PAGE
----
2. Mark Pattie Says:

    Slightly off topic, but I went to see the Book of Mormon the other week in Liverpool. I didn’t mind it, but was quite shocked at the clear stereotyping of the Ugandans in the musical- particularly with the “Hasa Diga Eebowai” song- the phrase does not mean anything in Luganda. I think some of that might have been acceptable in 2012ish, but I am amazed they still allowed such stereotyping now. I wonder if the BoM average audience is more socially conservative than Phantom of the Opera audiences?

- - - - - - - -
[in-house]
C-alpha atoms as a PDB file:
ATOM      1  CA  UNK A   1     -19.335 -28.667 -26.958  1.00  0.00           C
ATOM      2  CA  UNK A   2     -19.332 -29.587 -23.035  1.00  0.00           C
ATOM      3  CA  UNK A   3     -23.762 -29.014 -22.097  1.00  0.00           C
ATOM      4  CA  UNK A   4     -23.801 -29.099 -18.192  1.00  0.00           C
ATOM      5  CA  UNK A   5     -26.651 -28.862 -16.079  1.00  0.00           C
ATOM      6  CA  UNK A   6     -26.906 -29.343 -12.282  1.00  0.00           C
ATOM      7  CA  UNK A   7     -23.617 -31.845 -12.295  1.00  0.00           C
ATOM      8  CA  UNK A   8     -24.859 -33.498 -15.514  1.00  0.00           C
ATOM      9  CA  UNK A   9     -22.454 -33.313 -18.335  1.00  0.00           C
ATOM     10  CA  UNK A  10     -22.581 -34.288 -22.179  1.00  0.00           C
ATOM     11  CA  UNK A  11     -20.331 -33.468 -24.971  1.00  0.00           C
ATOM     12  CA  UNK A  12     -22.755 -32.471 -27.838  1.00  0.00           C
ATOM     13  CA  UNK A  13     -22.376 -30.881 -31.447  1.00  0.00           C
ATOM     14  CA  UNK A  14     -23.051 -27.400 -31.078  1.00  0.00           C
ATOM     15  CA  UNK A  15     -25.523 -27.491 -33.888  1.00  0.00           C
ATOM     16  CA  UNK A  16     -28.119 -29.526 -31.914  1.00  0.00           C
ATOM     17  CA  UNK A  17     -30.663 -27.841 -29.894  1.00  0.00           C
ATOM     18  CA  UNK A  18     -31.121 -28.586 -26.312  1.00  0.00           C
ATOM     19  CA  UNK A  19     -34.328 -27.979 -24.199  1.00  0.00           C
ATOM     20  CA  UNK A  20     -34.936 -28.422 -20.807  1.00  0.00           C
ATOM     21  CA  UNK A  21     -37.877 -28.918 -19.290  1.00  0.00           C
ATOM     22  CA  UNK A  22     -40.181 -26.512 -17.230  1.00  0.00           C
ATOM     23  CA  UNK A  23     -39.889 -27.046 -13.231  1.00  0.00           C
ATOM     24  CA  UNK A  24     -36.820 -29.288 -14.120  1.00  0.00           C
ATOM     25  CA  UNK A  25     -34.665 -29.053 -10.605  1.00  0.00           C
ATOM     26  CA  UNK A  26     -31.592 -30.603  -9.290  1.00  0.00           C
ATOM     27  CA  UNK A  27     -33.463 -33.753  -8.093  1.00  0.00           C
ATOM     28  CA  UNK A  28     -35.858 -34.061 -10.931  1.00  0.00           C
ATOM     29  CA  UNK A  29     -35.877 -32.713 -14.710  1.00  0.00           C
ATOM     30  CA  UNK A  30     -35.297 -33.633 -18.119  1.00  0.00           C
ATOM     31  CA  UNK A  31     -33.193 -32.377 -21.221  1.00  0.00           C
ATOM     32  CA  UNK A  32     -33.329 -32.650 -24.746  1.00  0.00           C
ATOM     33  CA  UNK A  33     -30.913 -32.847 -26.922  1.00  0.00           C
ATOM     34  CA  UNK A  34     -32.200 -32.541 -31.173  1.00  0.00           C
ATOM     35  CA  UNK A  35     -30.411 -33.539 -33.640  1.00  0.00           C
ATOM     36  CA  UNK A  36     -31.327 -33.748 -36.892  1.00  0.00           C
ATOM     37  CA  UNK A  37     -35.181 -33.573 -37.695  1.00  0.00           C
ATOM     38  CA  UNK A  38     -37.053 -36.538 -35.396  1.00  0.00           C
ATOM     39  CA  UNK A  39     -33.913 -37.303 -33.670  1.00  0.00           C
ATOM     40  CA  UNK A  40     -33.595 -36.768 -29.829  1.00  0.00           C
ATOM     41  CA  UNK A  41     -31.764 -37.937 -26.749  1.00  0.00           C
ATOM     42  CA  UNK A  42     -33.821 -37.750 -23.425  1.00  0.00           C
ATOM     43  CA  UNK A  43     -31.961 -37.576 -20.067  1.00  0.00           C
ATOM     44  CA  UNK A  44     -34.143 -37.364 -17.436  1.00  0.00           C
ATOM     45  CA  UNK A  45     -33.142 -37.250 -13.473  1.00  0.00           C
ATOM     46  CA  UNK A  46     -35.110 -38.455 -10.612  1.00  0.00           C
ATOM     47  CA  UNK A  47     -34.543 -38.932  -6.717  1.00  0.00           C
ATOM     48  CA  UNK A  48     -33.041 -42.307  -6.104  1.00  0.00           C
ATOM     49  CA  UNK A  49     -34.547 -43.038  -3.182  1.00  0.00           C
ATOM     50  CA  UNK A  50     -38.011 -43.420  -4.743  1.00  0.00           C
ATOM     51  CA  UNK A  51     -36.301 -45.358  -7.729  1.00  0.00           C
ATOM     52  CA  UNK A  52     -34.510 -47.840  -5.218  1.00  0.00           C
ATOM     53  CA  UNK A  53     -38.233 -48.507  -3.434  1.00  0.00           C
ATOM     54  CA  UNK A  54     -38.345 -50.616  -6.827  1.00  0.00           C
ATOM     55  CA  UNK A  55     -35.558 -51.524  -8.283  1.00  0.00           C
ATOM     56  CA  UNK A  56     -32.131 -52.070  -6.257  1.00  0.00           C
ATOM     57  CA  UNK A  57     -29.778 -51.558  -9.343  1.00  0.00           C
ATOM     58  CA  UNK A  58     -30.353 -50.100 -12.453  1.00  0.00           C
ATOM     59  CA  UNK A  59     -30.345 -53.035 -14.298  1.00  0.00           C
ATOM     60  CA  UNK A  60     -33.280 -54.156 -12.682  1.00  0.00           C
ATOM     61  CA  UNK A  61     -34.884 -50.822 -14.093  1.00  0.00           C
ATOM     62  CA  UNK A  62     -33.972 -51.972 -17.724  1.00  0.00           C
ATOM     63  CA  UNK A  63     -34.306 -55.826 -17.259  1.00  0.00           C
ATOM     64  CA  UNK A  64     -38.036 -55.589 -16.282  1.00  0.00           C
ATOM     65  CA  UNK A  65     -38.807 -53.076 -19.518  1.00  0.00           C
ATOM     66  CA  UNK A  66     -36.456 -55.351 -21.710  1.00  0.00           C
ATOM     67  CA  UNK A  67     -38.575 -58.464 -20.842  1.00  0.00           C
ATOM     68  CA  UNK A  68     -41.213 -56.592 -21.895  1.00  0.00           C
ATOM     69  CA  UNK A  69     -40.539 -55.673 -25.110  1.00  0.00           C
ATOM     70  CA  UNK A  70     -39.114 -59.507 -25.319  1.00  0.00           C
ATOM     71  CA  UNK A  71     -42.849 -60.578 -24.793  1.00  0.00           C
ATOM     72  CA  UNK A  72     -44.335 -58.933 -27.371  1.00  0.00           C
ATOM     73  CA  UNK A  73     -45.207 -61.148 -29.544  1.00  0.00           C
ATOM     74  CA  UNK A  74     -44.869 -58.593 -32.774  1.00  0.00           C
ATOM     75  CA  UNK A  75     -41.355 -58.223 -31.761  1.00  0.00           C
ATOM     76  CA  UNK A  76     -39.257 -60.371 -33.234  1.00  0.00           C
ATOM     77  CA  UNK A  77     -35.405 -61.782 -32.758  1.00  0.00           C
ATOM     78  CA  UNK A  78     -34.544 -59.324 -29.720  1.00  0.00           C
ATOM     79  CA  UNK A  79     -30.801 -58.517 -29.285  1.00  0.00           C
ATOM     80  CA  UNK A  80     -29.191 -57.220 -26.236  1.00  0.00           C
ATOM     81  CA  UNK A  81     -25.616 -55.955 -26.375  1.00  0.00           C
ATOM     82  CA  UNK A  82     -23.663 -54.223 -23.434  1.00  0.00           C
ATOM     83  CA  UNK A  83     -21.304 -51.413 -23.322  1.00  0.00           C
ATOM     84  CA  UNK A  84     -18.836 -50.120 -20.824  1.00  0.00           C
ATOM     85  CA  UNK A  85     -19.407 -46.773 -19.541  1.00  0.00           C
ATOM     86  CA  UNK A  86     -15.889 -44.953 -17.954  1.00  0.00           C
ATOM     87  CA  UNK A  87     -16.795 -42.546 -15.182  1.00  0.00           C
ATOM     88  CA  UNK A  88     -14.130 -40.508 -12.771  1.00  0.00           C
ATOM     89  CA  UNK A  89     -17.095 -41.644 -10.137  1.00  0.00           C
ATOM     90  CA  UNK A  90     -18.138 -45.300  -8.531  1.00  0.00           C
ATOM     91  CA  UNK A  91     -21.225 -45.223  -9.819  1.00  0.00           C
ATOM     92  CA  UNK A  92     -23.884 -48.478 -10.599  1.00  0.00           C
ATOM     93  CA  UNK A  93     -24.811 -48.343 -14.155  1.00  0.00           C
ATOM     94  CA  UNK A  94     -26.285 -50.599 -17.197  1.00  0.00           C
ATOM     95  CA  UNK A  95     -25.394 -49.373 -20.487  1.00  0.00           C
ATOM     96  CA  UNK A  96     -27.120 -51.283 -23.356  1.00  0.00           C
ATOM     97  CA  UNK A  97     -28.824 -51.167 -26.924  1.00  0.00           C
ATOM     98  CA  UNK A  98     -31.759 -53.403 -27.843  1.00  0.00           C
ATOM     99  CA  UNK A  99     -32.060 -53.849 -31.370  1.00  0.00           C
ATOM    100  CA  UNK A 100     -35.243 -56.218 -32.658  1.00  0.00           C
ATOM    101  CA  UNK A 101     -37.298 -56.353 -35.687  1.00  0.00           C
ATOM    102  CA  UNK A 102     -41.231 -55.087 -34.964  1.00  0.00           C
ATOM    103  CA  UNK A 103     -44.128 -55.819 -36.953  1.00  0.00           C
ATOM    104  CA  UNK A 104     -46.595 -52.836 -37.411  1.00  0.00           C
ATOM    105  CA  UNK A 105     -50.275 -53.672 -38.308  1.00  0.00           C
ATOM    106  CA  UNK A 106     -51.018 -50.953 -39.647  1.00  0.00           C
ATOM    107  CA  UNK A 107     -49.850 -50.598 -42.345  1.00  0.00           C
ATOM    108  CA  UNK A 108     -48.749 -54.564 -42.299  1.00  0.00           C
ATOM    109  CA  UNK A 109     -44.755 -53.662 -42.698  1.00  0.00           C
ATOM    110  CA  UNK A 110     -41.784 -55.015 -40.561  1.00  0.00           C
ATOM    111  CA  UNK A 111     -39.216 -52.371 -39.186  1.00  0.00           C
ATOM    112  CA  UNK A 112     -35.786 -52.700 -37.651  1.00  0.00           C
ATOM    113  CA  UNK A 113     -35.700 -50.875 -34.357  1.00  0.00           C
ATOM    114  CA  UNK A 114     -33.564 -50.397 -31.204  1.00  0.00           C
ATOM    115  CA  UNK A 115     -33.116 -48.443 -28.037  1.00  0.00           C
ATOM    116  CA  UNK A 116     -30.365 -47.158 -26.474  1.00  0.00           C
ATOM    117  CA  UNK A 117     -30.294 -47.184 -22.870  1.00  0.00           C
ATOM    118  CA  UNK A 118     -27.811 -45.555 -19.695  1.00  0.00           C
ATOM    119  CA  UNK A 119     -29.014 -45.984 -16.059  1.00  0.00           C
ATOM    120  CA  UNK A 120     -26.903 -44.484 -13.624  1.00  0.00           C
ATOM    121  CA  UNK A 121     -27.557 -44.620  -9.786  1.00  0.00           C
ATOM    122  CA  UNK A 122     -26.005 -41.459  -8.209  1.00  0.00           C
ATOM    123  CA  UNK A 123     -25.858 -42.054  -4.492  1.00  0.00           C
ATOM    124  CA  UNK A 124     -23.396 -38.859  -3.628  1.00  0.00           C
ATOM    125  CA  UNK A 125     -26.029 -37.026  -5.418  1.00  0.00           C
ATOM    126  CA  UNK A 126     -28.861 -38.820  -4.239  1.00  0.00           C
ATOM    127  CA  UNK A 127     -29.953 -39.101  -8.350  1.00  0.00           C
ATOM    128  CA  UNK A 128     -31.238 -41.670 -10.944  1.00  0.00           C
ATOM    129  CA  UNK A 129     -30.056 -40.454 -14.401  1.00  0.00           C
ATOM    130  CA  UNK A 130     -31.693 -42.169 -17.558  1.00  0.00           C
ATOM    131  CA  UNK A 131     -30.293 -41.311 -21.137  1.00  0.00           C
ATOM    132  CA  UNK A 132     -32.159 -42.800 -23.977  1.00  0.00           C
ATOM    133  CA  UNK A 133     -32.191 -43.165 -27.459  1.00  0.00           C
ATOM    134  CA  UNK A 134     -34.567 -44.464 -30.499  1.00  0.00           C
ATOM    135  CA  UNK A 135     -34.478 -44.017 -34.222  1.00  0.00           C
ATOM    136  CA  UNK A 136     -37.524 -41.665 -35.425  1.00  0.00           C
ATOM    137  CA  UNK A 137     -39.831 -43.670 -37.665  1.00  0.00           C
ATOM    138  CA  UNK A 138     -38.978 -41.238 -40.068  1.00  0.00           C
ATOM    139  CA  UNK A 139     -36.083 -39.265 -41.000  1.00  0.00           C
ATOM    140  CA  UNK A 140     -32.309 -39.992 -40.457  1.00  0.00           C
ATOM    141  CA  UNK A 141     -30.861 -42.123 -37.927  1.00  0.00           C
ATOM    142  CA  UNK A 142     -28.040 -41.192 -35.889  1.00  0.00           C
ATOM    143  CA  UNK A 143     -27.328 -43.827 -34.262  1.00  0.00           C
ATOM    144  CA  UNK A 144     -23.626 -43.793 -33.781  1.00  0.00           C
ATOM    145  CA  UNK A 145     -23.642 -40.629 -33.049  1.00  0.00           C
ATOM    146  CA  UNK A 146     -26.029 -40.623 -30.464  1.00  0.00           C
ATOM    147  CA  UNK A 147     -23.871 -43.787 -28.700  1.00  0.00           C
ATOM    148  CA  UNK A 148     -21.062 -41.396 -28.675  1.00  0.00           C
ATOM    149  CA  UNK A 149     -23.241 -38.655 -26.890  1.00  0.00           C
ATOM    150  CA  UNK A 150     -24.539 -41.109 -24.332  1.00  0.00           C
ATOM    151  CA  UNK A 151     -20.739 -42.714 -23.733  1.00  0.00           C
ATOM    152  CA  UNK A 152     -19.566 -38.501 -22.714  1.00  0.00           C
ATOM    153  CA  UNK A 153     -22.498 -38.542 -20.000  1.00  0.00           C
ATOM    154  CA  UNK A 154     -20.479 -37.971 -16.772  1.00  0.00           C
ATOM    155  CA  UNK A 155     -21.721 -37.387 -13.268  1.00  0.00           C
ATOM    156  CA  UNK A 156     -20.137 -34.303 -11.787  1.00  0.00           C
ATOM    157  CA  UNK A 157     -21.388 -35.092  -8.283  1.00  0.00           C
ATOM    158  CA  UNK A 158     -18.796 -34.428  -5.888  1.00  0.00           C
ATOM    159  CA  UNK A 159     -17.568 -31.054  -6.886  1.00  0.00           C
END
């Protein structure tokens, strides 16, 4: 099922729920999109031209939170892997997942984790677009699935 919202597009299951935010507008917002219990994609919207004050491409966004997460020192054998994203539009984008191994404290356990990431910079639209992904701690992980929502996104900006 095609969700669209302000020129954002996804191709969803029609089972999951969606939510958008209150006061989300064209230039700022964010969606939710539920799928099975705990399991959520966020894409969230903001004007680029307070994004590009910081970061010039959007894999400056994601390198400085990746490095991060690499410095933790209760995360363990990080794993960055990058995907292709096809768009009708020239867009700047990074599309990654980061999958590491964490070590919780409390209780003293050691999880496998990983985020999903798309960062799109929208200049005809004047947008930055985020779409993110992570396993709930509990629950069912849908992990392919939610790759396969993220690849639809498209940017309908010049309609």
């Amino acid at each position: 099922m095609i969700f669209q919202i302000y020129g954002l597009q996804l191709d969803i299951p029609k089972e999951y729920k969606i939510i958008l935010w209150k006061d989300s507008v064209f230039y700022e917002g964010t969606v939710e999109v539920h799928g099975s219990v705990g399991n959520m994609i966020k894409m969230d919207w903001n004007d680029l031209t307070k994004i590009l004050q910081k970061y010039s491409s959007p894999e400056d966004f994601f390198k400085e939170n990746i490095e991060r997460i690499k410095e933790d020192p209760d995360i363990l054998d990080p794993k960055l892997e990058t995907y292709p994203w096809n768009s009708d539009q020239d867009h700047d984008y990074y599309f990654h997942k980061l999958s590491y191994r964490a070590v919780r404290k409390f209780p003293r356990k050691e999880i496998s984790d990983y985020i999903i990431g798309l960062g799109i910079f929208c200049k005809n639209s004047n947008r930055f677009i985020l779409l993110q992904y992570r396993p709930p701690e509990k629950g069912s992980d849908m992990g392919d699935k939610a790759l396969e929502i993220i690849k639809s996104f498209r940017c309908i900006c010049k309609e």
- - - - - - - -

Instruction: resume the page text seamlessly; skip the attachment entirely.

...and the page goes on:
• beastrabban Says:

      I really don’t know anything about the Book of Mormon musical, except that it’s by the duo responsible for South Park. Before that they made a comedy about Alferd Packer, a cannibal. The BoM has been playing in Bristol, but I never fancied seeing it. I know that Mormonism is quite a weird religion, but I thought it was a bit tasteless to produce a musical satirising it. I just thought it was about the origins of the religion as per an episode of South Park, and didn’t realise until you mentioned it that there were Africans in it. It might be that the audiences for the BoM are more socially conservative than those for other musicals, as the South Park duo’s style of humour is based on calculated outrage – seeing how far they can go in being offensive without incurring bans or protests.